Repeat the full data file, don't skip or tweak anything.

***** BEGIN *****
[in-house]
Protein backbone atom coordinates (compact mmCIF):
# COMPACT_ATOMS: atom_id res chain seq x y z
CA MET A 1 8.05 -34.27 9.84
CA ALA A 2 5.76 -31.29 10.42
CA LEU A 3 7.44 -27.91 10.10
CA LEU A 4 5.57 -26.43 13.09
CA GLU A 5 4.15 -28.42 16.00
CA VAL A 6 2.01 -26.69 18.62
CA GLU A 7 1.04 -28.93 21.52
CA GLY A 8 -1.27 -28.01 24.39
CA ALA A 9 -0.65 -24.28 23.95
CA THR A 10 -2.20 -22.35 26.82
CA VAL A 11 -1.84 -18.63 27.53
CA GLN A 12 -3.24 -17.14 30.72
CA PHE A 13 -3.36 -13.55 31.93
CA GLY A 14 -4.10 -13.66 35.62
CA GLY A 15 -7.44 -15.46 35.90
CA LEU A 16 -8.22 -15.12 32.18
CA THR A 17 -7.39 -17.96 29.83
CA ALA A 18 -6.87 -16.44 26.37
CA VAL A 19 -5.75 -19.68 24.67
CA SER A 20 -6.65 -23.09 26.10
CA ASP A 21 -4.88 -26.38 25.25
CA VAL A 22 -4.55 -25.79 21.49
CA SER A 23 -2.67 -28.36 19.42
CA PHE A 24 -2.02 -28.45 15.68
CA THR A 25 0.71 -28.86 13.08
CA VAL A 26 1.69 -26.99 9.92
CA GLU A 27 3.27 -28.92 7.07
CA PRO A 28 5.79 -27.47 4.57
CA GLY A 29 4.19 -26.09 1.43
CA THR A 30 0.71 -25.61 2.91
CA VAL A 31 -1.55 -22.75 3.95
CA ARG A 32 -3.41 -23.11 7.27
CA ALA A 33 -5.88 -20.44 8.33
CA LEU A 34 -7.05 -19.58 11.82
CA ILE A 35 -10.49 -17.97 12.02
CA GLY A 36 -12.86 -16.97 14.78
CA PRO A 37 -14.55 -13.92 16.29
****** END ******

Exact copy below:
[in-house]
Protein backbone atom coordinates (compact mmCIF):
# COMPACT_ATOMS: atom_id res chain seq x y z
CA MET A 1 8.05 -34.27 9.84
CA ALA A 2 5.76 -31.29 10.42
CA LEU A 3 7.44 -27.91 10.10
CA LEU A 4 5.57 -26.43 13.09
CA GLU A 5 4.15 -28.42 16.00
CA VAL A 6 2.01 -26.69 18.62
CA GLU A 7 1.04 -28.93 21.52
CA GLY A 8 -1.27 -28.01 24.39
CA ALA A 9 -0.65 -24.28 23.95
CA THR A 10 -2.20 -22.35 26.82
CA VAL A 11 -1.84 -18.63 27.53
CA GLN A 12 -3.24 -17.14 30.72
CA PHE A 13 -3.36 -13.55 31.93
CA GLY A 14 -4.10 -13.66 35.62
CA GLY A 15 -7.44 -15.46 35.90
CA LEU A 16 -8.22 -15.12 32.18
CA THR A 17 -7.39 -17.96 29.83
CA ALA A 18 -6.87 -16.44 26.37
CA VAL A 19 -5.75 -19.68 24.67
CA SER A 20 -6.65 -23.09 26.10
CA ASP A 21 -4.88 -26.38 25.25
CA VAL A 22 -4.55 -25.79 21.49
CA SER A 23 -2.67 -28.36 19.42
CA PHE A 24 -2.02 -28.45 15.68
CA THR A 25 0.71 -28.86 13.08
CA VAL A 26 1.69 -26.99 9.92
CA GLU A 27 3.27 -28.92 7.07
CA PRO A 28 5.79 -27.47 4.57
CA GLY A 29 4.19 -26.09 1.43
CA THR A 30 0.71 -25.61 2.91
CA VAL A 31 -1.55 -22.75 3.95
CA ARG A 32 -3.41 -23.11 7.27
CA ALA A 33 -5.88 -20.44 8.33
CA LEU A 34 -7.05 -19.58 11.82
CA ILE A 35 -10.49 -17.97 12.02
CA GLY A 36 -12.86 -16.97 14.78
CA PRO A 37 -14.55 -13.92 16.29